Iran General NewsIran accuses Blair of fuelling hatred

Iran accuses Blair of fuelling hatred


Daily Telegraph: Tony Blair was accused by Iran last night of fuelling hatred across the Middle East after he called on moderate Muslim nations to unite against Teheran over its “open support” for extremists in Iraq, Lebanon and the Palestinian territories.
The Daily Telegraph

By Toby Helm in Dubai

Tony Blair was accused by Iran last night of fuelling hatred across the Middle East after he called on moderate Muslim nations to unite against Teheran over its “open support” for extremists in Iraq, Lebanon and the Palestinian territories.

The Iranian foreign ministry issued a furious response, claiming Mr Blair was promoting disunity among friendly nations in the region.

“The negative and divisive approaches of the British and the unilateral war mongering policies of Blair and Bush are factors of tension and extremism in the region and will spark hatred from the region’s public” said Mohammad Ali Hosseini, the spokesman for the Iranian foreign ministry.

On Tuesday Mahmoud Ahmadinejad, the hard-line Iranian president, predicted that Britain, Israel and the United States would eventually disappear, like the Egyptian pharaohs.

“Any power that is close to God will survive while the powers who are far from God will disappear like the pharaohs,” he said, according to Iranian news agencies.

Speaking as he ended a five day tour of the Middle East aimed at cementing a moderate, mainly Sunni Muslim alliance, Mr Blair accused Iran of being an obstacle to peace in the region.

The Prime Minister, addressing businessmen in Dubai, said it was time for world opinion to “wake up” to the urgent threat posed by Iran and abandon an “indifference” that to extremism that “would be bizarre if it weren’t deadly serious.”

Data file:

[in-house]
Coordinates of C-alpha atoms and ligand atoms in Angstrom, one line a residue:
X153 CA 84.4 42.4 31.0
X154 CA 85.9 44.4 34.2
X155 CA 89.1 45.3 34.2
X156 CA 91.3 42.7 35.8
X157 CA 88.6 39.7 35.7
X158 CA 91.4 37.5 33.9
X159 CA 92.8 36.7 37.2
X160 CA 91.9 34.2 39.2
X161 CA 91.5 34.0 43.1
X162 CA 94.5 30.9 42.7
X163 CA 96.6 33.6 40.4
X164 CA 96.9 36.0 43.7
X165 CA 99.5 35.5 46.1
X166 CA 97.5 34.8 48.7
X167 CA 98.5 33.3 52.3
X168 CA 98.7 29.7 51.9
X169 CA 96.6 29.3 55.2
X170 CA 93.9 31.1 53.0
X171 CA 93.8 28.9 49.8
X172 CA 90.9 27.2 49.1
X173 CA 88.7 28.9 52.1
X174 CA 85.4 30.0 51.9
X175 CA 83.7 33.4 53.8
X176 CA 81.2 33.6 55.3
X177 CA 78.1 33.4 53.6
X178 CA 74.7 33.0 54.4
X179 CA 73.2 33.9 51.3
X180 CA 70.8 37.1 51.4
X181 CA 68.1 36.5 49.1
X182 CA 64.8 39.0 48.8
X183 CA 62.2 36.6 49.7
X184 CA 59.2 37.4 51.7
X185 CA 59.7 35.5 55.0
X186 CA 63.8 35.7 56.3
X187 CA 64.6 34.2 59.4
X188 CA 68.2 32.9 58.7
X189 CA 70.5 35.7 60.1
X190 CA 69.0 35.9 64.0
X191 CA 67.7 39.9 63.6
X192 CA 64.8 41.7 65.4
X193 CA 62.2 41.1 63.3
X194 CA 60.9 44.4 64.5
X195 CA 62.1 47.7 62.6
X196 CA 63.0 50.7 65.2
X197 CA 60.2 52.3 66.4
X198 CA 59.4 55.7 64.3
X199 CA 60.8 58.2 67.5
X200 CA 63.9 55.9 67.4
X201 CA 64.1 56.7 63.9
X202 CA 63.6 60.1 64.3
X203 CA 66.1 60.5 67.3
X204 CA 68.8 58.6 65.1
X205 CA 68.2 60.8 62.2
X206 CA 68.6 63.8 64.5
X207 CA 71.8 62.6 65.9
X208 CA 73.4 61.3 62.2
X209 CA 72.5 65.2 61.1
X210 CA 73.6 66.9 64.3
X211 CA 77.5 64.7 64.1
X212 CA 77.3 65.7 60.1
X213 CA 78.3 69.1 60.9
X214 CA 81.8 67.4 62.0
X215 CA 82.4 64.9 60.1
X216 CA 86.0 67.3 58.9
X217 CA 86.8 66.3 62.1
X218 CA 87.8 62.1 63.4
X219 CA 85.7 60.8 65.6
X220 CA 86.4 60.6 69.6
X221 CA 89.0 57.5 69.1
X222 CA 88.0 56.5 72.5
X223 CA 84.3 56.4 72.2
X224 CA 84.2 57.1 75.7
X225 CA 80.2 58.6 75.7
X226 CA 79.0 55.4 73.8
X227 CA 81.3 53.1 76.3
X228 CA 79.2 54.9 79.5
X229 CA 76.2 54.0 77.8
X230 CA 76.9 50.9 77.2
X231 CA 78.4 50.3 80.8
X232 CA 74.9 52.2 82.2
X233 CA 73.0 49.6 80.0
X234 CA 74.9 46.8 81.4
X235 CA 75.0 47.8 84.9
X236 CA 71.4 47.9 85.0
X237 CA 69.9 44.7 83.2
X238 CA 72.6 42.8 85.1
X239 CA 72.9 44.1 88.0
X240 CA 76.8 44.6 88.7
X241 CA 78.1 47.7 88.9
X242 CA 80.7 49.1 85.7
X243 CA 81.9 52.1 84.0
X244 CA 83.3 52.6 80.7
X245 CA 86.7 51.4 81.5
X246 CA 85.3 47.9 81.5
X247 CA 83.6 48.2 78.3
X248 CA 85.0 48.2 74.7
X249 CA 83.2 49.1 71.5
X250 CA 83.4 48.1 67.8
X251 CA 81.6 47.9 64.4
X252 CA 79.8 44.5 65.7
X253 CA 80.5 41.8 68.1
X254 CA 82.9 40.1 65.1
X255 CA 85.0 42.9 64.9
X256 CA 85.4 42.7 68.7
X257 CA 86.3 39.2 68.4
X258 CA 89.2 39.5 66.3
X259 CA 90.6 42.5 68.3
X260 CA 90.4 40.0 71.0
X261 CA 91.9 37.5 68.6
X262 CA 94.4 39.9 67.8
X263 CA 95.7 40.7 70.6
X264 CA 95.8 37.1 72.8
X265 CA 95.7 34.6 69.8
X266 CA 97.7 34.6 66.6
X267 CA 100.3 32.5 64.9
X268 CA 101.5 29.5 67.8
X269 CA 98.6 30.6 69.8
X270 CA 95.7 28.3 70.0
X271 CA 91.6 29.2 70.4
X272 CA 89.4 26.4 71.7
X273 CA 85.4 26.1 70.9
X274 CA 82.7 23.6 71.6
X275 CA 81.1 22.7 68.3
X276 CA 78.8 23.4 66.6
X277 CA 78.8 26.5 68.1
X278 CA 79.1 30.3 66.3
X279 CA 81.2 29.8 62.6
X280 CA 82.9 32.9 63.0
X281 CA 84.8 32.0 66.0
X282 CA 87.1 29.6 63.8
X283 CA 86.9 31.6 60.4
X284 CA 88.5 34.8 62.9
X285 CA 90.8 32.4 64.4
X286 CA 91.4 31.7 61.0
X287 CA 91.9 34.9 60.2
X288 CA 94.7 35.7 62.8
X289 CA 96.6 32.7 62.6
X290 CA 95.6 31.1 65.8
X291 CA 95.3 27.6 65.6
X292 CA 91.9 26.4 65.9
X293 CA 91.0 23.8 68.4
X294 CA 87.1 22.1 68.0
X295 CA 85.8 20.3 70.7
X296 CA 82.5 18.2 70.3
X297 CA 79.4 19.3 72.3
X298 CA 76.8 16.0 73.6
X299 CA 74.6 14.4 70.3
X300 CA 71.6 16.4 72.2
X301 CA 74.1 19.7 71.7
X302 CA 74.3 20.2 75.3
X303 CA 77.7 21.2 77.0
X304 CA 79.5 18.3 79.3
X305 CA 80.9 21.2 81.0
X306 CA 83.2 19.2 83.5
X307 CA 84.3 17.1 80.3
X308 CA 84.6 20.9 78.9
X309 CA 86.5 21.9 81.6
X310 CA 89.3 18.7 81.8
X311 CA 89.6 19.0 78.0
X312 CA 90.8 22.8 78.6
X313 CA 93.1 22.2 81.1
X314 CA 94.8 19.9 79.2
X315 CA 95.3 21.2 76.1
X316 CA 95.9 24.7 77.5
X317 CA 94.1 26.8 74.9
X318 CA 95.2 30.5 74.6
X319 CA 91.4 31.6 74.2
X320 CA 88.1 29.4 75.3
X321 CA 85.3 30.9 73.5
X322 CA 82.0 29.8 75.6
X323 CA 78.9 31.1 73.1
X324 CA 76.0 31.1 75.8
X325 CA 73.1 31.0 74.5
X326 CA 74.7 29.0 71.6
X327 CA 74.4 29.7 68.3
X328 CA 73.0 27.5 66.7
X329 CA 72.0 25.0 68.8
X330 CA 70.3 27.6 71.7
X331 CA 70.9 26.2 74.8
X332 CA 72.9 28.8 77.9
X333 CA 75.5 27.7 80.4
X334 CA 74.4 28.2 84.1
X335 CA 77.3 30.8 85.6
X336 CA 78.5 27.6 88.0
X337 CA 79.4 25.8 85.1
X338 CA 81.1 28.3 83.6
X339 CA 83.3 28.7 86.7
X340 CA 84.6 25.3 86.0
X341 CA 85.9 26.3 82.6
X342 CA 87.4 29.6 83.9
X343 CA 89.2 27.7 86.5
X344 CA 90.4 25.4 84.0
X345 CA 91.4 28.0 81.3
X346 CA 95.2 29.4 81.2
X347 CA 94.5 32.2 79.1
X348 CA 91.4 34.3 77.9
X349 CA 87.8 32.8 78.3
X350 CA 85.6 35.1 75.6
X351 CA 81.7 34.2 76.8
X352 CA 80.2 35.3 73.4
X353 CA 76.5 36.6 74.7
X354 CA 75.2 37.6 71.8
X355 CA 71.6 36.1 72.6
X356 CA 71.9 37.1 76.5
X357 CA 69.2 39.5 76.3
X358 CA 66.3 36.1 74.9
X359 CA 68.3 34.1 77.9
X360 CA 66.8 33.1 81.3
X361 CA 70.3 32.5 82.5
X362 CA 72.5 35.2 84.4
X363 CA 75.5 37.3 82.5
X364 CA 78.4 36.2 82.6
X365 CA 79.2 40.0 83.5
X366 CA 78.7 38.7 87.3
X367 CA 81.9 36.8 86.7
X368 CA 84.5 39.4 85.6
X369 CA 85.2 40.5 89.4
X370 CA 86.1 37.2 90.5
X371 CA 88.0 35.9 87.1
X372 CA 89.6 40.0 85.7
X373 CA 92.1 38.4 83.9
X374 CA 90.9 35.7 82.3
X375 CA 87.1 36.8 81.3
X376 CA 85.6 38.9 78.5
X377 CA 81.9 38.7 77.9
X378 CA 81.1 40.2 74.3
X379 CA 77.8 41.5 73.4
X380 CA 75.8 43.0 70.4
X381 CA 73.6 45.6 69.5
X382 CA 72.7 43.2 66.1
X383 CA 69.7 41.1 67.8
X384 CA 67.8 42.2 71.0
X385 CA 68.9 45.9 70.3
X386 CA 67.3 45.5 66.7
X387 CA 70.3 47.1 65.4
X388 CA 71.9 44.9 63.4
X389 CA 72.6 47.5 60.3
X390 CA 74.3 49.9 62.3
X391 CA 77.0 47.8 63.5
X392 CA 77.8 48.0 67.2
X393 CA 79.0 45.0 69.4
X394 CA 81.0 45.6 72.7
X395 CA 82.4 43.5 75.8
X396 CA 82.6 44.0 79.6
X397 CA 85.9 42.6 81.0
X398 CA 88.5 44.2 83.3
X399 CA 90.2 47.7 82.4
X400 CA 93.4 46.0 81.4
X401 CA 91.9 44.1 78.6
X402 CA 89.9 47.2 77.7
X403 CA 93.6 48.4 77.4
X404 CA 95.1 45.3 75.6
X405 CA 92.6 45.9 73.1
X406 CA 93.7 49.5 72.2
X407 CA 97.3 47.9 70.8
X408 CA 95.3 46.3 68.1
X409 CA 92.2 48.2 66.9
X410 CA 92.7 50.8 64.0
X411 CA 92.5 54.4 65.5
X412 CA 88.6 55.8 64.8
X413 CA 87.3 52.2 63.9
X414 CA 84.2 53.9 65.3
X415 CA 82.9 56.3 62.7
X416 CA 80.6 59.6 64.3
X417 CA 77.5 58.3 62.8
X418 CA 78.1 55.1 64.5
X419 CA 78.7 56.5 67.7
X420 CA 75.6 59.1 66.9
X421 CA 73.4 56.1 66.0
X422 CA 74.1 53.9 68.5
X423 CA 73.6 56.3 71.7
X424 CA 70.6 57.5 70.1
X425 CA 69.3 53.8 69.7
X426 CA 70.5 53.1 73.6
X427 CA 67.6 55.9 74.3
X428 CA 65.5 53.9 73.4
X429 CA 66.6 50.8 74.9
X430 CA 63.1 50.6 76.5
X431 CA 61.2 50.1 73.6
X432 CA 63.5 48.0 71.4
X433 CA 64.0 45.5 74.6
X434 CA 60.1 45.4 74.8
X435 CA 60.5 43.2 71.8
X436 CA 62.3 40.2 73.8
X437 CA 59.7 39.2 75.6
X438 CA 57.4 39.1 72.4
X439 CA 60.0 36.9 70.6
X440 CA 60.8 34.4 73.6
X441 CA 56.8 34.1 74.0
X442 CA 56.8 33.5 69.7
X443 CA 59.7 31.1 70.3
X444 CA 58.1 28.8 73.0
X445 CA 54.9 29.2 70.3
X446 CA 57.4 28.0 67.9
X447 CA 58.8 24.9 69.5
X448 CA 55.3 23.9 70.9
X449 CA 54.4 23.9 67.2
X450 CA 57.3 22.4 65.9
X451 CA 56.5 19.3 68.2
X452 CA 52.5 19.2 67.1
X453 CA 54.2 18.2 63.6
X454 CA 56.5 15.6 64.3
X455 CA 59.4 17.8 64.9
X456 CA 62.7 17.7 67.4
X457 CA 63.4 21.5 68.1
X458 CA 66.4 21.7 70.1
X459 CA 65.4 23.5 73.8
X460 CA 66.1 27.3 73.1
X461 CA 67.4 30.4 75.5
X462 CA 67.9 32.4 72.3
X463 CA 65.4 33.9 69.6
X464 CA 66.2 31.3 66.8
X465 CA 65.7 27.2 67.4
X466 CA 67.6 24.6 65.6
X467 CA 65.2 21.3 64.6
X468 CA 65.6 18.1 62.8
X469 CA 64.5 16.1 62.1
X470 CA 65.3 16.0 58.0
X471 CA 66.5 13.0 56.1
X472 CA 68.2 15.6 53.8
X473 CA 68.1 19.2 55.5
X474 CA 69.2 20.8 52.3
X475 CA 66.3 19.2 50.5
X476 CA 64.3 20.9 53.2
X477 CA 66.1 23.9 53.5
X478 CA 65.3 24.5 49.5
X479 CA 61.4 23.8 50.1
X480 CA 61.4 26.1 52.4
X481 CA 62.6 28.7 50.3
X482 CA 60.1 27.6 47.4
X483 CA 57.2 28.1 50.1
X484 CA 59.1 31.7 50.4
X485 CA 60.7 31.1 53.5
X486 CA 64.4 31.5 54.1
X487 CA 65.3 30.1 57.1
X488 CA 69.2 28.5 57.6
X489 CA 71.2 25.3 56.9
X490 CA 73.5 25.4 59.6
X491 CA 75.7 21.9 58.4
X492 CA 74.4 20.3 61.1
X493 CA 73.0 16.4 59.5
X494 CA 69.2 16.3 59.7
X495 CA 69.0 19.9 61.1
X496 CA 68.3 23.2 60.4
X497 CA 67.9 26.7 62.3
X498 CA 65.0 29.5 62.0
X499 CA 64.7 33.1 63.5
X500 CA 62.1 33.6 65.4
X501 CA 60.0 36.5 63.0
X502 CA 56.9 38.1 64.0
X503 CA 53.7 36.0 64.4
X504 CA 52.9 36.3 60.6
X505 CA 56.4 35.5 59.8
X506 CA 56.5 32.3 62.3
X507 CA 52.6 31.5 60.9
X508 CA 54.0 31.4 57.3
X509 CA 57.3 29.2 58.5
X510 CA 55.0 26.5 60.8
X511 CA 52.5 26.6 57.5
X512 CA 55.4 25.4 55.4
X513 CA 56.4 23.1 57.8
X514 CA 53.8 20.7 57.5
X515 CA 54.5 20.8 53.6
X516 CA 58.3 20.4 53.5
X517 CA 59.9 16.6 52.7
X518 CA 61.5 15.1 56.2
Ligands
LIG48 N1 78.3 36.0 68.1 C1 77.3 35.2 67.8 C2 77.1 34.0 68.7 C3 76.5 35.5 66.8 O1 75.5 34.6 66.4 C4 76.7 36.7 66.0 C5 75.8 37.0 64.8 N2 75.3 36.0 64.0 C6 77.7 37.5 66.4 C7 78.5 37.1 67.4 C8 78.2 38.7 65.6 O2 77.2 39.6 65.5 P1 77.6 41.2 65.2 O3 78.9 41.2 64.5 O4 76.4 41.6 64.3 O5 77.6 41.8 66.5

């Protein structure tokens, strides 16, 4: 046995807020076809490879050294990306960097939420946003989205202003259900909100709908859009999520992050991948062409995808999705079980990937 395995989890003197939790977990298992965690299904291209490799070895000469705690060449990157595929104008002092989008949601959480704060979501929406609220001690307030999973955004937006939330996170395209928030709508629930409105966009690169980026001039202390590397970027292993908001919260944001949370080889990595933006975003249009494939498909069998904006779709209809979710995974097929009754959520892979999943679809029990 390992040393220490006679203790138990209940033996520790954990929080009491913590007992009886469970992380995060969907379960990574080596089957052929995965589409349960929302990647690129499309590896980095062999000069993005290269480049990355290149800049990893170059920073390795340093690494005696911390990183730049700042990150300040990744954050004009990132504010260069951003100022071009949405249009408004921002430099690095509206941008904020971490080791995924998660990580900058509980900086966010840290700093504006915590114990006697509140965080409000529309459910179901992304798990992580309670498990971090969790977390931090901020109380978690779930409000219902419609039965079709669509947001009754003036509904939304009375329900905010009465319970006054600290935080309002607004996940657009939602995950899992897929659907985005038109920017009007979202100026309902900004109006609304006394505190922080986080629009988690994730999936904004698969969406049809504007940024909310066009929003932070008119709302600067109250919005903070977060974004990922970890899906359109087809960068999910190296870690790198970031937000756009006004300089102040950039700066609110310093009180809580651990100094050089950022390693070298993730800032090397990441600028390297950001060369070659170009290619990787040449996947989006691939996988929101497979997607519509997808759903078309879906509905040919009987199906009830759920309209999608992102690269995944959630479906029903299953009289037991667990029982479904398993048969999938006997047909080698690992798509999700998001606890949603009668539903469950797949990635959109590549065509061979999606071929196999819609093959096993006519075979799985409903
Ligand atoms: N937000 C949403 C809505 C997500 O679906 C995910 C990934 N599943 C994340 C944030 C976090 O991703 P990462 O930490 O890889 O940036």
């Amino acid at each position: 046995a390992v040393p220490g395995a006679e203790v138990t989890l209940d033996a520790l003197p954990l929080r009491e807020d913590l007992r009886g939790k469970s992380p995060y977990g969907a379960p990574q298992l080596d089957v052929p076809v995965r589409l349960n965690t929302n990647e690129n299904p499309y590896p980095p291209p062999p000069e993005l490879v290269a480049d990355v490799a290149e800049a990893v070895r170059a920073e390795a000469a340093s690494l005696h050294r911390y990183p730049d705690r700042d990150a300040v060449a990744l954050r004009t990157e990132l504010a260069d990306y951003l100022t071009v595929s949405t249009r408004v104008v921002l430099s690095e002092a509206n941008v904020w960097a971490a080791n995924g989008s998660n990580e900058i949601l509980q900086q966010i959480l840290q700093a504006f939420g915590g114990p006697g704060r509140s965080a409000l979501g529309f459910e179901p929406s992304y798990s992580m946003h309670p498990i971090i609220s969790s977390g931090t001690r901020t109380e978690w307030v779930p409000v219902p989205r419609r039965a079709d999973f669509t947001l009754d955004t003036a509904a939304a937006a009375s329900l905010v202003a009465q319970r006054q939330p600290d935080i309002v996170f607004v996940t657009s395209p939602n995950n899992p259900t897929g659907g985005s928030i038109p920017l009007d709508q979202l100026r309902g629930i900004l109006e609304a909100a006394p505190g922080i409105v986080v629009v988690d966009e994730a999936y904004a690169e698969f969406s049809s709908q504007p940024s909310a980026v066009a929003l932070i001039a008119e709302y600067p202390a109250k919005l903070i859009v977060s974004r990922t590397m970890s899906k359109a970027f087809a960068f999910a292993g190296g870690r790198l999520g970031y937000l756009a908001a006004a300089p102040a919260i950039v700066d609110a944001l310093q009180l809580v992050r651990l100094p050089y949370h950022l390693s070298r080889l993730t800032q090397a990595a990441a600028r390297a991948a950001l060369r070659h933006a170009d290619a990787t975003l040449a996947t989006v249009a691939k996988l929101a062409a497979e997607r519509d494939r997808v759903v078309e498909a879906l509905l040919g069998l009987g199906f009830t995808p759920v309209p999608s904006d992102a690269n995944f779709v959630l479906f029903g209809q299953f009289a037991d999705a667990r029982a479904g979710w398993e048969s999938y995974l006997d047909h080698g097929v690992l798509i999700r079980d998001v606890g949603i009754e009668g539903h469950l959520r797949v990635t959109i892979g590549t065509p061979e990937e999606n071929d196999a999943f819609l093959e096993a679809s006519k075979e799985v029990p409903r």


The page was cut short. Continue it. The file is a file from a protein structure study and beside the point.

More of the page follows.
“We must recognise the strategic challenge the government of Iran poses, not its people, not possibly all of its ruling elements but those presently in charge of its policy,” Mr Blair said.

“They seek to pin us back in Lebanon, in Iraq, in Palestine. Our response should be to expose what they are doing, build up alliances to prevent it and pin them back across the whole of the region.”

As well as Iran’s nuclear programme, Blair is concerned about suspected Iranian backing for Shia militias fighting British forces in southern Iraq plus its support for the ruling Islamists in the Palestinian territories.

The attack by Teheran on Mr Blair followed claims that he had been “brainwashed” by President Bush into dropping plans to setting a timetable for troop withdrawal from Iraq.

Tareq al-Hashemi, Iraq’s vice President, suggested Mr Blair had supported his idea of announcing a timetable for pulling out Britain’s 7,000 forces in the country, but then changed his mind after discussing it with the US President.

Speaking in New York, Mr Hashemi said: “It is quite unfortunate that your president made a sort of blackmail out of Mr Blair.”

He later told the BBC: “I think he (Mr Blair) discovered that Mr Bush is still adamant that he’s not going to declare some sort of timetable for withdrawal to avoid passing wrong messages to terrorism.”

During a visit to Baghdad and Basra on Sunday, Mr Blair gave British troops no hint that they would be withdrawn soon, despite recent statements from ministers that the intention is to pull back many of the British troops to bases away from the front line and start drawing down numbers by spring next year.

At every stage of his tour which took in Turkey, Egypt, Israel, Palestine and the United Arab Emirates (UAE), Mr Blair stressed the need for moderate nations to join an “alliance of moderation” against those who foment reaction and extremism.

He cited the oil-rich UAE – which was making initial steps to democracy and enjoying extradorinary levels of economic prosperity – an example to its neighbours of what could be achieved by supporting moderation.

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